It is the ultimate Richardian defense. It has flaws--for one, it is more than likely that one of Richard's cohorts did dispose of the princes. Unfortunately, many Richard III scholars who disagree with the Richardians tend to belittle Tey's novel, to the point where they ignore some of her fundamental (and valid) points.
The latest Richard III book I tried to read made complimentary noises about Daughter of Time being a good read . . . for sweet little ladies. I'm not kidding about the last part. It was the most patronizing and appallingly stupid remark I'd read in a long time. And the guy called himself a scholar!
So I decided that it's time someone took Tey's claims about historical research seriously. Not her claims about Richard III necessarily. But her larger points about history, sources, and scholarship. If I taught a course on research, this is the book I'd have people read. Hopefully, an examination of Tey's claims will explain why:
The novel begins with Grant, bored. He broke his leg chasing a suspect, so he is stuck in the hospital for several weeks (Daughter of Time was written in 1951; nowadays, Grant would get stuck with a few pins and be sent home.)
Grant's long-term girlfriend Marta Hallard suggests that he entertain himself by investigating a historical mystery. To get him started, she brings him pictures of various historical personages. Richard III's portrait (see above) is amongst them. Grant is so struck by the man's face (he doesn't look like a monster!), he begins to investigate.
Source 1: A schoolbook.
Grant gets two schoolbooks from a nurse. The first is the type of tertiary source where history is broken up into chronological stories: "all in clear large print and one-sentence paragraphs." Tey writes:
This, after all, was the history that every adult remembered. This was what remained in their minds when tonnage and poundage, and ship money, and Laud's Liturgy, and the Rye House Plot, and the Triennial Acts, and all the long muddle of schism and shindy, treaty and treason, had faded from their consciousness (p.25).So true! I love the fascinating intricacies of history, the complexity that one discovers by delving into a single moment of time. Things look smooth and non-complex from the outside. From the inside, they are series of causes, consequences, choices, and randomness: everything at once!
However, I am a big fan of teaching the simple, orderly history that actually gets remembered. In my American & New England Studies program, I encountered students who complained about this "high school" approach. People should know that the North also owned slaves! People should know that there were multiple reasons for the Civil War! Stepping back a hundred years, it's true that more people than Paul Revere headed out to warn colonists that the "British are coming!"
|Not the Middle Ages. Plate 3 from Hogarth's|
|The Rake's Progress, 1732-1733.|
Besides which, knowing history stories is far less upsetting (and problematic) than a lack of knowledge about history--as when well-educated adults confuse the Middle Ages with the 1700s (I'm not kidding). I don't expect every educated adult to understand that the King James Bible was largely influenced by Tyndale's Bible. I don't expect them to know that Europe in the Middle Ages endured more than one plague. I don't expect them to know that plague doctors did in fact improve their doctoring methods (although nothing to the equivalent of antibiotics). I don't even expect all of them to know that the Dark Ages (Rome falls) is not the same as the Middle Ages (people pick up the pieces).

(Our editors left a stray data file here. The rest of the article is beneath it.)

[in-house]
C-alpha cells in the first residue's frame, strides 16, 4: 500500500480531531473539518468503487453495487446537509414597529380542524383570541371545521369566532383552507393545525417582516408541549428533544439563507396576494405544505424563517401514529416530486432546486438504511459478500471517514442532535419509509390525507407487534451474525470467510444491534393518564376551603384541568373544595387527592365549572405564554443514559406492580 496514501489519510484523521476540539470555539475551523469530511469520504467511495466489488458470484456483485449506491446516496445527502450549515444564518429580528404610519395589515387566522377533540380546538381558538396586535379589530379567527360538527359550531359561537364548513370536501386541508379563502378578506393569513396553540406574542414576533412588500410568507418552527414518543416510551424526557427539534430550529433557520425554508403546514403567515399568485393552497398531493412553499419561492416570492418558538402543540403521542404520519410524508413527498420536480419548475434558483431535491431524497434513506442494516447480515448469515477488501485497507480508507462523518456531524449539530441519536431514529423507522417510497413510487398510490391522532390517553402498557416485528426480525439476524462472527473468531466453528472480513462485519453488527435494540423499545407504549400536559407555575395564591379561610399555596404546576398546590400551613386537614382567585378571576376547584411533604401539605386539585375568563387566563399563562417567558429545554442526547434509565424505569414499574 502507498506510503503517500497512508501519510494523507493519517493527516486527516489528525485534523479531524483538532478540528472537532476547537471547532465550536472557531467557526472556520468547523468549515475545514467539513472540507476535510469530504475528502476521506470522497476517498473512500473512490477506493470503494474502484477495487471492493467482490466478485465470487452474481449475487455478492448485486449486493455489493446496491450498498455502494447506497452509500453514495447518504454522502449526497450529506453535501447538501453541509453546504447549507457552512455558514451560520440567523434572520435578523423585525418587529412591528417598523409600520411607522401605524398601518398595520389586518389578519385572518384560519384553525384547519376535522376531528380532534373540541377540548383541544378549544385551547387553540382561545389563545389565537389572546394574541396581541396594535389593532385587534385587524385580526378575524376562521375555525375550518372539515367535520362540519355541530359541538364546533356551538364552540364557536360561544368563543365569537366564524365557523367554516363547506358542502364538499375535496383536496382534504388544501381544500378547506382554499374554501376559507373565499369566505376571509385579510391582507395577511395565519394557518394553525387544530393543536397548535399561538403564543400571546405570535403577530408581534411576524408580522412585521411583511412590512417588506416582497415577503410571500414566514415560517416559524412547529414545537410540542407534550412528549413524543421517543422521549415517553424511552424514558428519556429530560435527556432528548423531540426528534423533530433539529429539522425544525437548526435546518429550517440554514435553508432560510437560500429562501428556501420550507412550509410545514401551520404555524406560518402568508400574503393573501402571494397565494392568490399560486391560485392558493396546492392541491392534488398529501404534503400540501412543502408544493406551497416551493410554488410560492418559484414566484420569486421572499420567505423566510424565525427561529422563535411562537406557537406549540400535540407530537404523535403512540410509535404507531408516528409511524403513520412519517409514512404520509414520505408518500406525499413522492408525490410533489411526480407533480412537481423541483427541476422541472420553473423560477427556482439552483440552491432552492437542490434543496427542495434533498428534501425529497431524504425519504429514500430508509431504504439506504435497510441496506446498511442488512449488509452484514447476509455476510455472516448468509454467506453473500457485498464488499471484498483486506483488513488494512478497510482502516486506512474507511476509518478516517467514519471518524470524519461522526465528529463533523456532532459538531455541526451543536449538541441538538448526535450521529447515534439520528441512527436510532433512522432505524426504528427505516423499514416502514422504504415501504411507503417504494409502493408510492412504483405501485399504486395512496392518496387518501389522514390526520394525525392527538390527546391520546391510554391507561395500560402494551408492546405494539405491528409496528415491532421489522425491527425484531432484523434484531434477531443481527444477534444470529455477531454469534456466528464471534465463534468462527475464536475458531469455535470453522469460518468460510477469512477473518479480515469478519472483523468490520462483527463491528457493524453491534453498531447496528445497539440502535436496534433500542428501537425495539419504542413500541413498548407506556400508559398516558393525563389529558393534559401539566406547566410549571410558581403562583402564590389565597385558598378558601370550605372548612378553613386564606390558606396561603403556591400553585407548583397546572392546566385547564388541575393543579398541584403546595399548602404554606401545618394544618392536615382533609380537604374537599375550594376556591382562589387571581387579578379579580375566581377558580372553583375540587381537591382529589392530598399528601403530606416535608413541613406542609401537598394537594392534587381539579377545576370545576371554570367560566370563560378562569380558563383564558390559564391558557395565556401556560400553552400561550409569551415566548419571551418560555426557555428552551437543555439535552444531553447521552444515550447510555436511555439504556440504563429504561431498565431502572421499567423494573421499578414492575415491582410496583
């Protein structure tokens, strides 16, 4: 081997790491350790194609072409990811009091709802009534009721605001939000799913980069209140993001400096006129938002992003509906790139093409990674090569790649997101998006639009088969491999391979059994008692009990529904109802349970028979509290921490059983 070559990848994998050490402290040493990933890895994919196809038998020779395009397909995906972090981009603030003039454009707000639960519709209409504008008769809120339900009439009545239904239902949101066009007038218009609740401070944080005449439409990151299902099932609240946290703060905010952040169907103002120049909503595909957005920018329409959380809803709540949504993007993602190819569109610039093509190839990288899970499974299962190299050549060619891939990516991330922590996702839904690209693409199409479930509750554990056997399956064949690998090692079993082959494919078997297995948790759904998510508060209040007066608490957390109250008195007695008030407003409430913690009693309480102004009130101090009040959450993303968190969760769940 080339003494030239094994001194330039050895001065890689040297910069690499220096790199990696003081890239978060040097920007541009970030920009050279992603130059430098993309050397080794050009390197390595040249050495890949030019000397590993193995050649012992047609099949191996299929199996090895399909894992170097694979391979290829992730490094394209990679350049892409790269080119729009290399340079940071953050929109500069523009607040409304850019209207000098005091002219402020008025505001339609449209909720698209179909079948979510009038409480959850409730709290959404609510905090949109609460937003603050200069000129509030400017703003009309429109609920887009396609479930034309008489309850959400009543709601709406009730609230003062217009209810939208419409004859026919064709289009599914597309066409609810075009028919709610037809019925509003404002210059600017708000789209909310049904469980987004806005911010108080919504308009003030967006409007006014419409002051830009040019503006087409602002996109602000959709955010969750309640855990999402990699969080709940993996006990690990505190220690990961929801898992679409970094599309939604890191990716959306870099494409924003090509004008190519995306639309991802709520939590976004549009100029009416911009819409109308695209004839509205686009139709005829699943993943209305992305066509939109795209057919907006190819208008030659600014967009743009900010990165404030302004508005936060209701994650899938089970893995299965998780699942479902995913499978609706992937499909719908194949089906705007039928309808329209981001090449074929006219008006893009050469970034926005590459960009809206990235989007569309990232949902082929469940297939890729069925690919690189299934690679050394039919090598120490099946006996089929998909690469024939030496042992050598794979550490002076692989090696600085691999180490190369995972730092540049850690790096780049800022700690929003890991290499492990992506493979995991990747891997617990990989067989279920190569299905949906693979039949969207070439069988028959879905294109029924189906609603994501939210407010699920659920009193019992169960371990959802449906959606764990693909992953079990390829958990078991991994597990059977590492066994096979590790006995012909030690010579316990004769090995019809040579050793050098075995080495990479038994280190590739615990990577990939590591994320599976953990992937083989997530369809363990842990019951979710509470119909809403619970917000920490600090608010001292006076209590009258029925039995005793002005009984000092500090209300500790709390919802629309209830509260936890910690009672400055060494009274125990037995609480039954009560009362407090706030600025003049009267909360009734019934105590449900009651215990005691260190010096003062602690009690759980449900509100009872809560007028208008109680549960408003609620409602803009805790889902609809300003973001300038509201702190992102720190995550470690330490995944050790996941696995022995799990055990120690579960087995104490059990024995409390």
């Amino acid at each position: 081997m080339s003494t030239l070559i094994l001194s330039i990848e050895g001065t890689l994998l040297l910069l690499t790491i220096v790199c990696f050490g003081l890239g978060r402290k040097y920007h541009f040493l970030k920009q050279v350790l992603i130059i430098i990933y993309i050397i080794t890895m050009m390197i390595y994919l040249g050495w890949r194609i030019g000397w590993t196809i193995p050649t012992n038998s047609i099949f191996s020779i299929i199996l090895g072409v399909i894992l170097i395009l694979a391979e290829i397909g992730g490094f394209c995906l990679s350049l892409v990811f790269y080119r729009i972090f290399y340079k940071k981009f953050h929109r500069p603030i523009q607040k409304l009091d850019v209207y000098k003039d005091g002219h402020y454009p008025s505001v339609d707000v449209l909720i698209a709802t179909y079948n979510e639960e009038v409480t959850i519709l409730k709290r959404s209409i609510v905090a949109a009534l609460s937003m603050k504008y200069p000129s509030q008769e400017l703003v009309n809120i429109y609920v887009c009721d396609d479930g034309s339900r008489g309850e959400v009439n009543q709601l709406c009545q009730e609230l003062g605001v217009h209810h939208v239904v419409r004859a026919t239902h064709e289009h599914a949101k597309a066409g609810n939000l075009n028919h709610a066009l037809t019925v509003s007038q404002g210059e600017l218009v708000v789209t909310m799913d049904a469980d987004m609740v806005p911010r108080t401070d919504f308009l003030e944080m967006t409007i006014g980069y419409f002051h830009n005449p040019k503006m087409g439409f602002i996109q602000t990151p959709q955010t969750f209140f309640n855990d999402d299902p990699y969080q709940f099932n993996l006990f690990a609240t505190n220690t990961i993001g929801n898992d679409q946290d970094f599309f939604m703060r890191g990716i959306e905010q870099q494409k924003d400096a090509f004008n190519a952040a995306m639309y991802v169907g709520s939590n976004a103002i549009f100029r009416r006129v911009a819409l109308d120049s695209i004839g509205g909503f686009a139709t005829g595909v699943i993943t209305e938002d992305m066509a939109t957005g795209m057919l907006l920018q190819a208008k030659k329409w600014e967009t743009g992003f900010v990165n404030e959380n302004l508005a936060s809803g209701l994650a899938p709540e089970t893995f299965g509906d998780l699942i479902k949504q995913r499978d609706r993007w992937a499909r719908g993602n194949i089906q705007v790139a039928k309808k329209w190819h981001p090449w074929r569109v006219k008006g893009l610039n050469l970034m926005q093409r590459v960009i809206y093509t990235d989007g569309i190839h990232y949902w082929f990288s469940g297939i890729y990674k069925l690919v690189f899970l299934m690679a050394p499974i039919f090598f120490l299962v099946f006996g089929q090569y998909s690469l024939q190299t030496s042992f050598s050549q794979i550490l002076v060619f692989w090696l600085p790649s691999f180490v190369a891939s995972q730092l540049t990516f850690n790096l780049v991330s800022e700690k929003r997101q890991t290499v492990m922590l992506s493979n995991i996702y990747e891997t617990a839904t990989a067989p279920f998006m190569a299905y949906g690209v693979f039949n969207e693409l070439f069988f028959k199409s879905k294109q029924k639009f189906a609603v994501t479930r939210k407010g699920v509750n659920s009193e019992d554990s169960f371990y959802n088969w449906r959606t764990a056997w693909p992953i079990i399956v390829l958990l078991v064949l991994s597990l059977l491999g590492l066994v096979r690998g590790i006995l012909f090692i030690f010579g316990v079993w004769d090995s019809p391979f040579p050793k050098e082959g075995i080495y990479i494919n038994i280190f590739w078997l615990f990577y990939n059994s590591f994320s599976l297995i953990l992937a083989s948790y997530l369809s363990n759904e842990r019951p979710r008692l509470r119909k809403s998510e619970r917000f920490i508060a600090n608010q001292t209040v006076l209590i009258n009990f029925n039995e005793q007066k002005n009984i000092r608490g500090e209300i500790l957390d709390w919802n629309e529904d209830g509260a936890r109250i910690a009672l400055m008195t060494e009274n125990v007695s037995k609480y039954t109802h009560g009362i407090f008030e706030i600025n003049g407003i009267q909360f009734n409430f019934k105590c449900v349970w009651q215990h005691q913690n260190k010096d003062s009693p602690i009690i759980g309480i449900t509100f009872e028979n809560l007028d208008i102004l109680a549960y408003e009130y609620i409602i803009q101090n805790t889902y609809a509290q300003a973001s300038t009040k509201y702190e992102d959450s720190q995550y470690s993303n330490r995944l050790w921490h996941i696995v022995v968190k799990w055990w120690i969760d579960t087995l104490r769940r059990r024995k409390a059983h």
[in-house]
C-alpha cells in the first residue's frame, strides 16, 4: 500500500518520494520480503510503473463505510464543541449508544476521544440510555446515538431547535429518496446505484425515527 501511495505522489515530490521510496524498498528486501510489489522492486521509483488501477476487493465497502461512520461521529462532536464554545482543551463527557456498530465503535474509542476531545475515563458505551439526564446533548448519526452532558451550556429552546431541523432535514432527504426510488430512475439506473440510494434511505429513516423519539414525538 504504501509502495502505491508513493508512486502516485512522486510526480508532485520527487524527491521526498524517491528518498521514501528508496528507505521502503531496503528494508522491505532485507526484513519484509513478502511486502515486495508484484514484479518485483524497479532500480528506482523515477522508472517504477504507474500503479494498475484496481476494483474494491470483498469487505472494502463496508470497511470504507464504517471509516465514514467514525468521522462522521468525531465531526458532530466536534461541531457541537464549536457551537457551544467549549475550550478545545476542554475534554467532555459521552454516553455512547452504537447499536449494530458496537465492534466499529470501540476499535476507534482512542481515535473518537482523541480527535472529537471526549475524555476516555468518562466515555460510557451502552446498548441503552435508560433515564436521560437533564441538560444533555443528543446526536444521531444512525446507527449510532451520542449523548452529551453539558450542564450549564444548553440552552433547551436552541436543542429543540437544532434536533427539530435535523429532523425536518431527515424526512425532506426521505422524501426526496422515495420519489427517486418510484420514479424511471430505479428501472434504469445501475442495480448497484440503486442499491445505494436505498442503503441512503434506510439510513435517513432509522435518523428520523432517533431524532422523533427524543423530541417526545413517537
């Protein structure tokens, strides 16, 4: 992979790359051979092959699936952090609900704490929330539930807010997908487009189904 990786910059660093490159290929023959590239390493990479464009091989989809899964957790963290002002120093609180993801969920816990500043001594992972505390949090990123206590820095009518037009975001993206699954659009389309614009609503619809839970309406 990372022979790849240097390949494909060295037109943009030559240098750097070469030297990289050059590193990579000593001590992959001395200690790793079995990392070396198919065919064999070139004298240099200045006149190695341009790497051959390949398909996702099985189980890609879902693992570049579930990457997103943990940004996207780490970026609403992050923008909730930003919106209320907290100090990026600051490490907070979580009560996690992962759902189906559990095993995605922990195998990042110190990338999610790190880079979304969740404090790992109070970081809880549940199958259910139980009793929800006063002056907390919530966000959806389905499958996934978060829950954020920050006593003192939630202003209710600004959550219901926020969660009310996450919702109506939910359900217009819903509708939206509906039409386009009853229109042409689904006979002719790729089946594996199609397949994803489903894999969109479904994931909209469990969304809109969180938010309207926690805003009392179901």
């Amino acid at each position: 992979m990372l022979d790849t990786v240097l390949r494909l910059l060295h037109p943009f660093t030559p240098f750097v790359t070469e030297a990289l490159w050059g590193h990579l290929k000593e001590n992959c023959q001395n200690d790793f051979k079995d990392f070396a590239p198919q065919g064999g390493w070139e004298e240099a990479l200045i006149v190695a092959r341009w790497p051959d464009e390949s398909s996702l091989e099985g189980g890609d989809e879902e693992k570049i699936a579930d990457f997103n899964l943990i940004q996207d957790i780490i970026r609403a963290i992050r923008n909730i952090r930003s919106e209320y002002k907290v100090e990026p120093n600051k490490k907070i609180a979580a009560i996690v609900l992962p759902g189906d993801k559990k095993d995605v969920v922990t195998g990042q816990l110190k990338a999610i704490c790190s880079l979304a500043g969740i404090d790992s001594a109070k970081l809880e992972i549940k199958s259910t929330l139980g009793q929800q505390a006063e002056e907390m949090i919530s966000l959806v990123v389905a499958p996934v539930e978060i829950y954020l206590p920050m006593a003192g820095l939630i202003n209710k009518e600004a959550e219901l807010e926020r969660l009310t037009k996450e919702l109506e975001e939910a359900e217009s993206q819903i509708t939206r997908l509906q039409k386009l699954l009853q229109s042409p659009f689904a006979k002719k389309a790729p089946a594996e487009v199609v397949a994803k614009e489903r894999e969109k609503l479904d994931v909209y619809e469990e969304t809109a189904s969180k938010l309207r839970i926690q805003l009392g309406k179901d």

I do expect the average educated adult to know the distinction between Classical Antiquity, the Middle Ages, and the Renaissance. Things do get slightly more confusing after that. Still, the "modern era" belongs in a different category from the Middle Ages.
I have sympathy with those teachers and scholars who want to emphasize the complexity of history. I personally get quite irritated when people try to argue the one-way version of history ("Once upon a time, people were prim and proper about sex; they've gotten less prim and proper every decade until now when things are at their worst!"). The Regency era, for instance, was far more raunchy than the Victorian Era (which followed it) and even, in some ways, far less self-conscious about its raunchiness than us moderns are about ours.
Things don't always work to clear patterns. C.S. Lewis, for example, argued that the Renaissance was not a clean break with the Medieval Era. And he's right! (Tey will make a similar point later on.)
Still, knowing that the Renaissance represents a specific historical era is a place to start. The saddest aspect of history in school is that not teaching the simple, supposedly "bad" version of history doesn't give students any place to hang their hats. If they don't know the classic stories about the Revolutionary War, how will they understand the debates about the Revolutionary War? If they don't know when the American Civil War took place, how can they understand the attending complexities of the Civil War?
I recently had a student who didn't know what courting was; when he found out, he decided to write a paper about it (the sort of decision that makes teachers smile!). He got a long of things wrong (such as the assumption that every culture before "now" promoted arranged marriages). But at least he now knows that there was a "then"! Trying to explain the role of arranged marriages (and the semi-arranged marriages of Austen's time period) would be impossible if he didn't have a "then" in the first place.
Better simple, clear, chronological stories from history than a lot of different ideas about history with no context.
Coming up . . . Source 2: The Other Schoolbook